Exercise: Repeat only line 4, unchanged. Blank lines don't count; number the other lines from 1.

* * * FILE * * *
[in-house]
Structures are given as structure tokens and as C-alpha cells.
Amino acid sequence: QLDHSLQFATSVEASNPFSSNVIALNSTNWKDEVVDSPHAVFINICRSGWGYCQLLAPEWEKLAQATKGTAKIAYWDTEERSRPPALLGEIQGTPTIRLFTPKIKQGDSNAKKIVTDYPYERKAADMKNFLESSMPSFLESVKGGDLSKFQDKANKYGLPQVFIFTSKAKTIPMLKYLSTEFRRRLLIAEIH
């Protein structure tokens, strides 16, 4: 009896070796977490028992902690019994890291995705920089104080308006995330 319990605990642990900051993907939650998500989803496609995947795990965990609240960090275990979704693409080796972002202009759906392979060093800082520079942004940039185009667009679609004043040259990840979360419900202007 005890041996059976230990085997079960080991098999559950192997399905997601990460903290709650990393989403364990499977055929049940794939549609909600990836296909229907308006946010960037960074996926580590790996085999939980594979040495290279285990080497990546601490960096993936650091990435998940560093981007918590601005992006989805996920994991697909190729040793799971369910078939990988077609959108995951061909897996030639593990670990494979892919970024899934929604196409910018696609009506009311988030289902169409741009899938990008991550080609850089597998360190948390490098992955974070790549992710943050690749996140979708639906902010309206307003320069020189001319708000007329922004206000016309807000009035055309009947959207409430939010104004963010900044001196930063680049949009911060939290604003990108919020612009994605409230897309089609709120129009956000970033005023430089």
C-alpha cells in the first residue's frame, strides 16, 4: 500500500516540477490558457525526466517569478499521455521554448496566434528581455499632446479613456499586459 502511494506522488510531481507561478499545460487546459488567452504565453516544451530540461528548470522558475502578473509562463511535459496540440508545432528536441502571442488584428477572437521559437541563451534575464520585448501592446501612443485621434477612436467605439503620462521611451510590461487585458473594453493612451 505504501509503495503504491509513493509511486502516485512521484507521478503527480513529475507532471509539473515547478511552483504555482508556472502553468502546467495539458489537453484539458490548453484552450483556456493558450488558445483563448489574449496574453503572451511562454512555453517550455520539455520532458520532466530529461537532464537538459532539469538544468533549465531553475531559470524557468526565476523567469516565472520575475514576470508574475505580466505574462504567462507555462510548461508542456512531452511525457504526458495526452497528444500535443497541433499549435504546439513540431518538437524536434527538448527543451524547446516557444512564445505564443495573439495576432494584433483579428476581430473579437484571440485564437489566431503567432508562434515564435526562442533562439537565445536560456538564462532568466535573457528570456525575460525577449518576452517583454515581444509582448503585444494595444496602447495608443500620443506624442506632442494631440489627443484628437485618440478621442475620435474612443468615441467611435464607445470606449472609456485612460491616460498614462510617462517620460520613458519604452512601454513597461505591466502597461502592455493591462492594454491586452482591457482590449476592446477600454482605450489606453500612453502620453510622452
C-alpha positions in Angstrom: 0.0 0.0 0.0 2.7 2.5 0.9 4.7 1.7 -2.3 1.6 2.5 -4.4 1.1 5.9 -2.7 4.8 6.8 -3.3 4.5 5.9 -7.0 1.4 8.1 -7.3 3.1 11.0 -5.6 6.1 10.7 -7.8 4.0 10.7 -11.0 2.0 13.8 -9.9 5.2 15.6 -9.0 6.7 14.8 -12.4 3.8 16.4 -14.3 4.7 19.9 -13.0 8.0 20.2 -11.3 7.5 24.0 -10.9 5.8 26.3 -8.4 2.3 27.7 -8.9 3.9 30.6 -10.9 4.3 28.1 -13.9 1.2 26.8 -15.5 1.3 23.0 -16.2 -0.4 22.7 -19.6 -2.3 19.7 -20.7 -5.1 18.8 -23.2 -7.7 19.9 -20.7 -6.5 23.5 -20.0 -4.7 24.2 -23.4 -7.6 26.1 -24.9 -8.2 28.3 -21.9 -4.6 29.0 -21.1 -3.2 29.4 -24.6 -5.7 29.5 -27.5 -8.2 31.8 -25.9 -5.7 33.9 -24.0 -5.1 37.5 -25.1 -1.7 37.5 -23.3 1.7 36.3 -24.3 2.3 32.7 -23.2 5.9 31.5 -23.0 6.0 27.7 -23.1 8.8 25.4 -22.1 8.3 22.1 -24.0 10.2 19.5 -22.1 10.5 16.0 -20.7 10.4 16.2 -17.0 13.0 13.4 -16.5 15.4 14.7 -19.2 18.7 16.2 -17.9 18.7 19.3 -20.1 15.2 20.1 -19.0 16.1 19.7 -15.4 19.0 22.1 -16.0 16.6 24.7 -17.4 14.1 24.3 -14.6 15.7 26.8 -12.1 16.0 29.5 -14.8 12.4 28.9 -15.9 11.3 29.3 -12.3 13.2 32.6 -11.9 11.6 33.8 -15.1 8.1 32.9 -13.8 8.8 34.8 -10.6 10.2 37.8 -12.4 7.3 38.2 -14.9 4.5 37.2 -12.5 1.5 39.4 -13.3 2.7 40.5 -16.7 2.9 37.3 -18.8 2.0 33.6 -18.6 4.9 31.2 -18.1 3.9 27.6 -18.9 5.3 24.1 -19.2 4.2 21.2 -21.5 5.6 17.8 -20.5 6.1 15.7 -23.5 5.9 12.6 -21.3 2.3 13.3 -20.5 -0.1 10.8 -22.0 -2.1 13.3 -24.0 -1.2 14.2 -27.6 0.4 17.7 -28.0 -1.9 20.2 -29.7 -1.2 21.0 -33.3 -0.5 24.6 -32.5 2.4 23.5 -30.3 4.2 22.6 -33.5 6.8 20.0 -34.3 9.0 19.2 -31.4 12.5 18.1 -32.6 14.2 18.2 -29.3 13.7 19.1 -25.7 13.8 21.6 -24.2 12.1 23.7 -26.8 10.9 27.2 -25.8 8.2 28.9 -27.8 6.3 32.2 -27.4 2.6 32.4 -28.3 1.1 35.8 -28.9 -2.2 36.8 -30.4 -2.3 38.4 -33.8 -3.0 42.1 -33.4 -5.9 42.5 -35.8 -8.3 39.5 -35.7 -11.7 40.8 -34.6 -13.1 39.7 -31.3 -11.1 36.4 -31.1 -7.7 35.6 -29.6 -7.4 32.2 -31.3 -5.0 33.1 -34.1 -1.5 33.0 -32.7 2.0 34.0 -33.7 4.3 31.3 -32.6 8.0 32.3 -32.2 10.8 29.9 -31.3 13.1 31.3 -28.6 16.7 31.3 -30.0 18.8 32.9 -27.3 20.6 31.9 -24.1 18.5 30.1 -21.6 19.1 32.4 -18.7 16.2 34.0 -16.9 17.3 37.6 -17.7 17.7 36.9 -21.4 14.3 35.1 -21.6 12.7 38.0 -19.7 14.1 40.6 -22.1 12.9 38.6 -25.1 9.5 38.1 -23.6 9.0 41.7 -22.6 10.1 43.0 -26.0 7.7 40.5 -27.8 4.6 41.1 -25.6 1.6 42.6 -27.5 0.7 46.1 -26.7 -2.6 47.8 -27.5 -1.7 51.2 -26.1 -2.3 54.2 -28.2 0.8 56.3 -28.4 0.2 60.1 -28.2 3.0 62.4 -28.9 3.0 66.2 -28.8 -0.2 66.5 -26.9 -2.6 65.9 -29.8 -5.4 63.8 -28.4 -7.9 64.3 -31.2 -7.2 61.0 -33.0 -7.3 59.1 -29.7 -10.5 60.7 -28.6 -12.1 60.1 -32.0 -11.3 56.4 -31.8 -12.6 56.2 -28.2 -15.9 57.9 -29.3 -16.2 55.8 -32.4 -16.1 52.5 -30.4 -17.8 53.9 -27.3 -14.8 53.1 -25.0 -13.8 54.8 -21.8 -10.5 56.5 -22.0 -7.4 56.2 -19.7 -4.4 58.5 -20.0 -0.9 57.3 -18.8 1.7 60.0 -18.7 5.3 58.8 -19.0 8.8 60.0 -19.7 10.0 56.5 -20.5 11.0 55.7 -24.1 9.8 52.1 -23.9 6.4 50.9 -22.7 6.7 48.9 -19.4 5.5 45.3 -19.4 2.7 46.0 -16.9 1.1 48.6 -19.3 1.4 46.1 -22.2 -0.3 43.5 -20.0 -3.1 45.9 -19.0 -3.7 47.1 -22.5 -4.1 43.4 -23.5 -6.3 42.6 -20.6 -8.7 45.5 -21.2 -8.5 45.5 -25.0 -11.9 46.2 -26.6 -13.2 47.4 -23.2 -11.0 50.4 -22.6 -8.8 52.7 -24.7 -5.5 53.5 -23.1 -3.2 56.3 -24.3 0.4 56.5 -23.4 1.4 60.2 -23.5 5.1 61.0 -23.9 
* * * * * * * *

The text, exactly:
């Protein structure tokens, strides 16, 4: 009896070796977490028992902690019994890291995705920089104080308006995330 319990605990642990900051993907939650998500989803496609995947795990965990609240960090275990979704693409080796972002202009759906392979060093800082520079942004940039185009667009679609004043040259990840979360419900202007 005890041996059976230990085997079960080991098999559950192997399905997601990460903290709650990393989403364990499977055929049940794939549609909600990836296909229907308006946010960037960074996926580590790996085999939980594979040495290279285990080497990546601490960096993936650091990435998940560093981007918590601005992006989805996920994991697909190729040793799971369910078939990988077609959108995951061909897996030639593990670990494979892919970024899934929604196409910018696609009506009311988030289902169409741009899938990008991550080609850089597998360190948390490098992955974070790549992710943050690749996140979708639906902010309206307003320069020189001319708000007329922004206000016309807000009035055309009947959207409430939010104004963010900044001196930063680049949009911060939290604003990108919020612009994605409230897309089609709120129009956000970033005023430089």